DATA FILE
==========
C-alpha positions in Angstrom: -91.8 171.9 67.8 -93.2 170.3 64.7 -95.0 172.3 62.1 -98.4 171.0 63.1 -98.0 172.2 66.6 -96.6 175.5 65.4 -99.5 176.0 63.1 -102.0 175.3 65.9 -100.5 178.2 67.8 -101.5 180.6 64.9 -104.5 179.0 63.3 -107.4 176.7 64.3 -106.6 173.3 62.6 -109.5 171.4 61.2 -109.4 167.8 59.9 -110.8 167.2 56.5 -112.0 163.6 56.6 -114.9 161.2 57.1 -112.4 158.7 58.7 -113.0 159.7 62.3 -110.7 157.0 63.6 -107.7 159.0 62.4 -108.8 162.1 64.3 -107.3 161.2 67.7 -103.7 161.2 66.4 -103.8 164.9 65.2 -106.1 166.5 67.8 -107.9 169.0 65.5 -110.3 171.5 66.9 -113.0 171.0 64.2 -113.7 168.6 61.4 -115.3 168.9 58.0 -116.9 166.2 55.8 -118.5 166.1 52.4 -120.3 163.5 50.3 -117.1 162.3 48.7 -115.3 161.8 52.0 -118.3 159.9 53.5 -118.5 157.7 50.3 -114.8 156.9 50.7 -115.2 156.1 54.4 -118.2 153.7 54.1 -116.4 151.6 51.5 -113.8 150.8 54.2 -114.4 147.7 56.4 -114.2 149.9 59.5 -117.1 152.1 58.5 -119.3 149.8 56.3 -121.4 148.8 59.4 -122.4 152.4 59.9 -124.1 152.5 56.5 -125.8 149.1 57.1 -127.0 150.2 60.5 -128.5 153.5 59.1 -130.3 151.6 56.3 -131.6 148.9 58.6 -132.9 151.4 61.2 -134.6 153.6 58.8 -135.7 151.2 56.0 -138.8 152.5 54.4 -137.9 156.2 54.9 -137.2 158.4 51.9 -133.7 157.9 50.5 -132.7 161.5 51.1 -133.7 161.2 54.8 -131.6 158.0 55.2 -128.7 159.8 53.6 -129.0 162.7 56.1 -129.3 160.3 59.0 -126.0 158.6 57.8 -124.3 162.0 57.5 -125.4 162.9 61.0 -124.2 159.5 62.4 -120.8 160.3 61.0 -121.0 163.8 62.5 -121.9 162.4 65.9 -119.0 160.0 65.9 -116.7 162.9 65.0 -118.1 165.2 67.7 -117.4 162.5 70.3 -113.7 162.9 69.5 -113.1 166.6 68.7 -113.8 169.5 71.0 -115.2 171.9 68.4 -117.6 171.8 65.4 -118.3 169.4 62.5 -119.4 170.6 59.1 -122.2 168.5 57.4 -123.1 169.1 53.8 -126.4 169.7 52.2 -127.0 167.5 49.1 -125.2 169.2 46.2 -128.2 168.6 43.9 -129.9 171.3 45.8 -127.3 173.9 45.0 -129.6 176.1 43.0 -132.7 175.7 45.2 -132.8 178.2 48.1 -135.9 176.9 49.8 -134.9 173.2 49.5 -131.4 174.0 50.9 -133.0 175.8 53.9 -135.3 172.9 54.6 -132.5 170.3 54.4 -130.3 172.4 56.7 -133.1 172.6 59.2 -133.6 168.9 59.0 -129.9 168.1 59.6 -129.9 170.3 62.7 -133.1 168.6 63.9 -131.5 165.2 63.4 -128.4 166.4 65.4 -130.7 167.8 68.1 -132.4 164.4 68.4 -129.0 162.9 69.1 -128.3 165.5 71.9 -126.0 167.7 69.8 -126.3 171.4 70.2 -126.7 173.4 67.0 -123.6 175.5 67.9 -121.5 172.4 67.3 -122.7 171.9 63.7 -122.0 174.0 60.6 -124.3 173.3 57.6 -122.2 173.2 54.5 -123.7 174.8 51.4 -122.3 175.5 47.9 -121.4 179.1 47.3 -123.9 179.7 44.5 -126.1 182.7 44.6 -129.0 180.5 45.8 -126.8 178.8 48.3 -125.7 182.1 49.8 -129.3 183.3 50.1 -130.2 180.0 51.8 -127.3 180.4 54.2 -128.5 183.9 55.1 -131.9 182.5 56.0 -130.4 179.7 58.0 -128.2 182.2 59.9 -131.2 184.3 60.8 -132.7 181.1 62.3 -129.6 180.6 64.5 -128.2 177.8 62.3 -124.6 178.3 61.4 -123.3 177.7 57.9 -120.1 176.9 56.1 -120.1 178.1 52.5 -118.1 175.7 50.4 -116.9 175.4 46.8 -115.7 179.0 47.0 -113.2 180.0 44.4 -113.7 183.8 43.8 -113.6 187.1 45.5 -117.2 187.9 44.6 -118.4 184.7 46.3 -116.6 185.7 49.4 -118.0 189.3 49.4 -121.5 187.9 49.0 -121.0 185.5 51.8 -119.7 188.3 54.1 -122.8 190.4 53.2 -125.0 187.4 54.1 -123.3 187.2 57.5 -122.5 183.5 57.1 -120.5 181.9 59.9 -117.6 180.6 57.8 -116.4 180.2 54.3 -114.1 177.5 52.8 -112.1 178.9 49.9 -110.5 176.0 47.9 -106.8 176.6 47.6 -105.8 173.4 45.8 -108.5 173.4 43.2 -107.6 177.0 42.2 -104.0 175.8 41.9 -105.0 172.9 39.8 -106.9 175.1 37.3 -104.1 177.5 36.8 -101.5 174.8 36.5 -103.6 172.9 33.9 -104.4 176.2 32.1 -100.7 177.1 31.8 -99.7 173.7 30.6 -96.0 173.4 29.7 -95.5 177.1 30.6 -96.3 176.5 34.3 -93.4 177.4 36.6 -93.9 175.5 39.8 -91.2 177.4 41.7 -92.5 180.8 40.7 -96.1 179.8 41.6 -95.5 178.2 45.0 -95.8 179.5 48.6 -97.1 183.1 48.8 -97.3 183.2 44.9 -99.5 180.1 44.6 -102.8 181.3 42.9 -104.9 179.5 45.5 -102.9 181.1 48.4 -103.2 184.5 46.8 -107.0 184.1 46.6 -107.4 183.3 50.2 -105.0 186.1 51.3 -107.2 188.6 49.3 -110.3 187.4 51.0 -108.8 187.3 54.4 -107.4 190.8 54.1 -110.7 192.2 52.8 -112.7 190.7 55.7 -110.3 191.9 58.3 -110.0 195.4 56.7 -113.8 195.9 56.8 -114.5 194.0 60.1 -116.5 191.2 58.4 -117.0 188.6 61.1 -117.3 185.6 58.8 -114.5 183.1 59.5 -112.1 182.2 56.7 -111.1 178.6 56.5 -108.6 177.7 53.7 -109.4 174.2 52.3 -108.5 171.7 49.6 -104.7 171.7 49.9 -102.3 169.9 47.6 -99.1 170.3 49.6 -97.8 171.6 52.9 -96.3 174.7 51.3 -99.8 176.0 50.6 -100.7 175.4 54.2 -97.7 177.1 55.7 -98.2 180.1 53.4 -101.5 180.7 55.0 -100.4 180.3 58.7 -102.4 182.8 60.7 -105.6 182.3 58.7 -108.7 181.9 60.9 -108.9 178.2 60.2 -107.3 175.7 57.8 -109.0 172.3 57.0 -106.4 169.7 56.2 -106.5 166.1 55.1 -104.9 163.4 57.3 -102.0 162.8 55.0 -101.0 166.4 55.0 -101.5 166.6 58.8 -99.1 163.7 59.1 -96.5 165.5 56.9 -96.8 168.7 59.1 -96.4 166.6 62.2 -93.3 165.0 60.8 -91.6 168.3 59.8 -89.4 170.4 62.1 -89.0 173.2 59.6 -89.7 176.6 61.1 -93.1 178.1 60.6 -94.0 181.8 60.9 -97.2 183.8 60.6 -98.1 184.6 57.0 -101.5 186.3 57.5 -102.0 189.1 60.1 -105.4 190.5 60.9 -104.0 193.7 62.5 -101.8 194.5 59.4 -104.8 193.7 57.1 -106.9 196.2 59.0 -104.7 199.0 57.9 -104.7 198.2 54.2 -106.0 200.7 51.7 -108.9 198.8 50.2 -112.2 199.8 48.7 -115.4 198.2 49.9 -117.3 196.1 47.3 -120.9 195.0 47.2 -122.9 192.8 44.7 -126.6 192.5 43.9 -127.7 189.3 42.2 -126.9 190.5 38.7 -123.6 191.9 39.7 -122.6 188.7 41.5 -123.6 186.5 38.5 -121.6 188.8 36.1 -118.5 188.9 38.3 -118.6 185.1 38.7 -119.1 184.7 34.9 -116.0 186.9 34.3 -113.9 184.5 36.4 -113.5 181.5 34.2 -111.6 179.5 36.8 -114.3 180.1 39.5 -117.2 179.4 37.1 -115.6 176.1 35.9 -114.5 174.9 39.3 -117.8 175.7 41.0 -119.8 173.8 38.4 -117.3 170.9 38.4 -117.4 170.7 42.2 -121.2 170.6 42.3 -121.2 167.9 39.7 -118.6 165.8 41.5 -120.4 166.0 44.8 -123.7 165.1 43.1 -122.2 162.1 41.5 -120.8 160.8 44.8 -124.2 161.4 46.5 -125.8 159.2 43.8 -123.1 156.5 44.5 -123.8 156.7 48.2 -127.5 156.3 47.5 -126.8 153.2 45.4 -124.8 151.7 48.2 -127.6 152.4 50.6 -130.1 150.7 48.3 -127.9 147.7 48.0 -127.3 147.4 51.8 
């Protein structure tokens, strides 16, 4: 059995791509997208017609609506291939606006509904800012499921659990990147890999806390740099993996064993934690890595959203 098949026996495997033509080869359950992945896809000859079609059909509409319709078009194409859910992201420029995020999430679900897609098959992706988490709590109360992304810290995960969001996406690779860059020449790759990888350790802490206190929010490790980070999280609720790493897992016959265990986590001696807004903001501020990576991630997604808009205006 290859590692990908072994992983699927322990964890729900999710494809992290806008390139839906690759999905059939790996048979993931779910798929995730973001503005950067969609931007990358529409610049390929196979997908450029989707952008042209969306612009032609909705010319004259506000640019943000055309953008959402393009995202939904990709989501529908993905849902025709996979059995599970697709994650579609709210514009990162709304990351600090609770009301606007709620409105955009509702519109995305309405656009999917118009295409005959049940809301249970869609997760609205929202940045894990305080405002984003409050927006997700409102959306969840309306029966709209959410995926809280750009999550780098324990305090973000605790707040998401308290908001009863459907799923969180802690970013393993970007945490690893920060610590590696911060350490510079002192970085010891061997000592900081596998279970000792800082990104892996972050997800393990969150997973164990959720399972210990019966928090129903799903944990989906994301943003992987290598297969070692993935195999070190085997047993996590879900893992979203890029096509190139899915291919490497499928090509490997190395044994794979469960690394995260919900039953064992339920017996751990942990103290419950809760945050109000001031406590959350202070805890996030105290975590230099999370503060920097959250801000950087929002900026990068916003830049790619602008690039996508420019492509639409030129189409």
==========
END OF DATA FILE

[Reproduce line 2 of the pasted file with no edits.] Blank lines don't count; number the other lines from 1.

């Protein structure tokens, strides 16, 4: 059995791509997208017609609506291939606006509904800012499921659990990147890999806390740099993996064993934690890595959203 098949026996495997033509080869359950992945896809000859079609059909509409319709078009194409859910992201420029995020999430679900897609098959992706988490709590109360992304810290995960969001996406690779860059020449790759990888350790802490206190929010490790980070999280609720790493897992016959265990986590001696807004903001501020990576991630997604808009205006 290859590692990908072994992983699927322990964890729900999710494809992290806008390139839906690759999905059939790996048979993931779910798929995730973001503005950067969609931007990358529409610049390929196979997908450029989707952008042209969306612009032609909705010319004259506000640019943000055309953008959402393009995202939904990709989501529908993905849902025709996979059995599970697709994650579609709210514009990162709304990351600090609770009301606007709620409105955009509702519109995305309405656009999917118009295409005959049940809301249970869609997760609205929202940045894990305080405002984003409050927006997700409102959306969840309306029966709209959410995926809280750009999550780098324990305090973000605790707040998401308290908001009863459907799923969180802690970013393993970007945490690893920060610590590696911060350490510079002192970085010891061997000592900081596998279970000792800082990104892996972050997800393990969150997973164990959720399972210990019966928090129903799903944990989906994301943003992987290598297969070692993935195999070190085997047993996590879900893992979203890029096509190139899915291919490497499928090509490997190395044994794979469960690394995260919900039953064992339920017996751990942990103290419950809760945050109000001031406590959350202070805890996030105290975590230099999370503060920097959250801000950087929002900026990068916003830049790619602008690039996508420019492509639409030129189409």